We have made a list of some of the most popular gardening myths – and promptly debunk them, saving you time, effort and disappointment.
Myth 1: Compost bins must sit on soil
Worms and micro-organisms in the soil require contact with the compost ingredients in order to start decomposition, however, while composting directly on grass or soil certainly speeds up the process, it’s not necessary since compost bins work just as well on a hard surface such as concrete or paving slabs.
You can prime a new compost bin by adding some mature compost from another bin. This will enable worms to successfully make their way into a compost bin sitting on a hard surface. You can attract them with a thick layer of cardboard or newspaper at the base of the bin.
Myth 2: Always stake young trees
Not all trees need to be staked when they are planted. While grafted trees and trees older than 2 wo years will appreciate some initial support, stakes and ties should be removed as soon as possible to prevent over-reliance, which can lead to a weaker tree. Except for the smallest grafted apple trees which always need support – check with your supplier if you are planting these.
Myth 3: Stones in pots improve drainage
You can ensure adequate drainage instead by using good-quality potting soil and by selecting containers with many drainage holes in the base, or you can add your own. Stand containers on pot feet or pebbles so that excess water can freely drain out from the drainage holes.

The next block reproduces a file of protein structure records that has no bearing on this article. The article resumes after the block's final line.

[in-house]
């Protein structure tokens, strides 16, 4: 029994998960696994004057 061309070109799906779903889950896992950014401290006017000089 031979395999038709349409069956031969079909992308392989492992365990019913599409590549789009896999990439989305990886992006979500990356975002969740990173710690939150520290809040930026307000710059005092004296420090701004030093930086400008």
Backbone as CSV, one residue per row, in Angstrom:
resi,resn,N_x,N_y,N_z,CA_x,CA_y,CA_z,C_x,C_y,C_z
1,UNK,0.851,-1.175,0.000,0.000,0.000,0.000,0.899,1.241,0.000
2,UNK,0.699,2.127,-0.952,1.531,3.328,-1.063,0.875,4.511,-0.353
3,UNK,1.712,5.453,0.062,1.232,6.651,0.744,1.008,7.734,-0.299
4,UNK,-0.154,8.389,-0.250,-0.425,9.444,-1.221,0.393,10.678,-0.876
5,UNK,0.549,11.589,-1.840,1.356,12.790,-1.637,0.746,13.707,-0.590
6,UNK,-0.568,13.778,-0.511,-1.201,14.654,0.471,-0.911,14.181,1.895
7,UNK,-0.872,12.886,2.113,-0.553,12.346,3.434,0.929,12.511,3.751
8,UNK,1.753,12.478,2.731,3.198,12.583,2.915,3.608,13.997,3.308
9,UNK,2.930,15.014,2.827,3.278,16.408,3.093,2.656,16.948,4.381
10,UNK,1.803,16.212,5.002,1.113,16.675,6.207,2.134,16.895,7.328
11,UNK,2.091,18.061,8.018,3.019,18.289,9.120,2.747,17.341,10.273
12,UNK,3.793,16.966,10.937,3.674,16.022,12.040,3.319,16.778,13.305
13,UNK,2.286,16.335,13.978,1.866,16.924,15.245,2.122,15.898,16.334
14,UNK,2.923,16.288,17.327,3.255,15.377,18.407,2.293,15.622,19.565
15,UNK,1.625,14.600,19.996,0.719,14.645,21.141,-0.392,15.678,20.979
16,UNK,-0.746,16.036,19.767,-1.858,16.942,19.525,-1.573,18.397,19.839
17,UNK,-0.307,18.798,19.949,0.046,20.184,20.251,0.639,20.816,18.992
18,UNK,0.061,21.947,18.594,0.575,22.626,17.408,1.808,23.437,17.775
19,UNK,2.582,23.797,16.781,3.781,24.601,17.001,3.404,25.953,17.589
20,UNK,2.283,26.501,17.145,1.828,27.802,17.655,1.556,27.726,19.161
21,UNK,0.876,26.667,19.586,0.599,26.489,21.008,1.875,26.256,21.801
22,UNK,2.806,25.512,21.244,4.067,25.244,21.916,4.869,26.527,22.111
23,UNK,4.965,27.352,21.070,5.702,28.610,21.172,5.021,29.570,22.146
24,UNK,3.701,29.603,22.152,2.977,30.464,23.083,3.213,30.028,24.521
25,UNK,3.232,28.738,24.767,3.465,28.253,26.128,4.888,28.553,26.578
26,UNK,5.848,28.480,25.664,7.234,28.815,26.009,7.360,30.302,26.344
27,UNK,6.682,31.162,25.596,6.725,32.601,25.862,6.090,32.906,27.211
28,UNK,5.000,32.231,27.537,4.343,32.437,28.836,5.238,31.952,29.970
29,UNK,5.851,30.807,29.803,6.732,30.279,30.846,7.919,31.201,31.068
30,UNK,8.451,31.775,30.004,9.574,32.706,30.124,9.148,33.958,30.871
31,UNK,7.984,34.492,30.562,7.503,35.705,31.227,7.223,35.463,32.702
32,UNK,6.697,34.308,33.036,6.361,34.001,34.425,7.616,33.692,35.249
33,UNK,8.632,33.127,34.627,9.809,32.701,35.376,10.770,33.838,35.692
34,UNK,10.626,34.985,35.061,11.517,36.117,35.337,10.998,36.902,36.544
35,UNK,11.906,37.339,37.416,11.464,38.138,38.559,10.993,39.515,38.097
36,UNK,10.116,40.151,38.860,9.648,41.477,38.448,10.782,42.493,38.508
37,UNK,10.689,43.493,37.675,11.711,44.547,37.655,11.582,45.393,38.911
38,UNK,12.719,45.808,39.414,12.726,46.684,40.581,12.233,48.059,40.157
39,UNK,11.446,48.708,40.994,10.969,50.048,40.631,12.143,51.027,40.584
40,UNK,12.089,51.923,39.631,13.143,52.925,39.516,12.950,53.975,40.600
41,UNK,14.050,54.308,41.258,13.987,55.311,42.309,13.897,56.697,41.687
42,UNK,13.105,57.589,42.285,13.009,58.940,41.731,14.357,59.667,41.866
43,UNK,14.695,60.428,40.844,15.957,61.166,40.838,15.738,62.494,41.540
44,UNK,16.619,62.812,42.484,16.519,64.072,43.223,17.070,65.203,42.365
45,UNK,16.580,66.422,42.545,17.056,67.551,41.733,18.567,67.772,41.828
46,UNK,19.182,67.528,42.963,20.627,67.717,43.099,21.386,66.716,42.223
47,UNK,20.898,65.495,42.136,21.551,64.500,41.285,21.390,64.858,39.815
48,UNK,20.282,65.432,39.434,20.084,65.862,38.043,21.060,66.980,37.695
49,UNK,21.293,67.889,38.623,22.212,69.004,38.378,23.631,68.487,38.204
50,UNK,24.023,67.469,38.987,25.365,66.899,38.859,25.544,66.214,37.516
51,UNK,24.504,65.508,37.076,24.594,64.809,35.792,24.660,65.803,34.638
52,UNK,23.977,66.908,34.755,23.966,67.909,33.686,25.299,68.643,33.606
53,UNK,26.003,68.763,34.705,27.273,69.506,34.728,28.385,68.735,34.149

Myth 4: Eggshells discourage slugs
Slugs congregate under dark, damp places, so lay planks of wood, stone slabs or upturned grapefruit shells in strategic locations then patrol regularly to collect and destroy them. Or sink small pots filled with beer into the ground – slugs love beer and will drown thinking they can drink it.
Myth 5: Plant potatoes on Good Friday
An obvious myth because the date for Good Friday varies from year to year, falling anywhere between the 22nd March and the 25th of April. Then, there’s the climate, which varies dramatically depending on where you grow, and your garden’s own unique microclimate.
Myth 6: Pea and bean roots feed the soil
Peas and beans are members of the legume family, and legumes use soil bacteria to fix nitrogen from the air onto their roots. Logic follows that you should leave the roots of old peas and beans in the soil to feed the next crop, particularly nitrogen-hungry vegetables like cabbage. Most of the nitrogen collects in the picked pods, leaving very little in the soil.
Myth 7: Organic pesticides are harmless
Just because a pesticide is organic in origin, doesn’t mean it’s necessarily harmless. Just like chemical pesticides, many organic substitutes won’t discriminate between pests and the beneficial insects eating the pests.
Take the insect killer pyrethrum as an example. It kills aphids, whiteflies and hungry caterpillars, but it also wipes out good insects such as ladybugs and lacewings that would have naturally controlled them.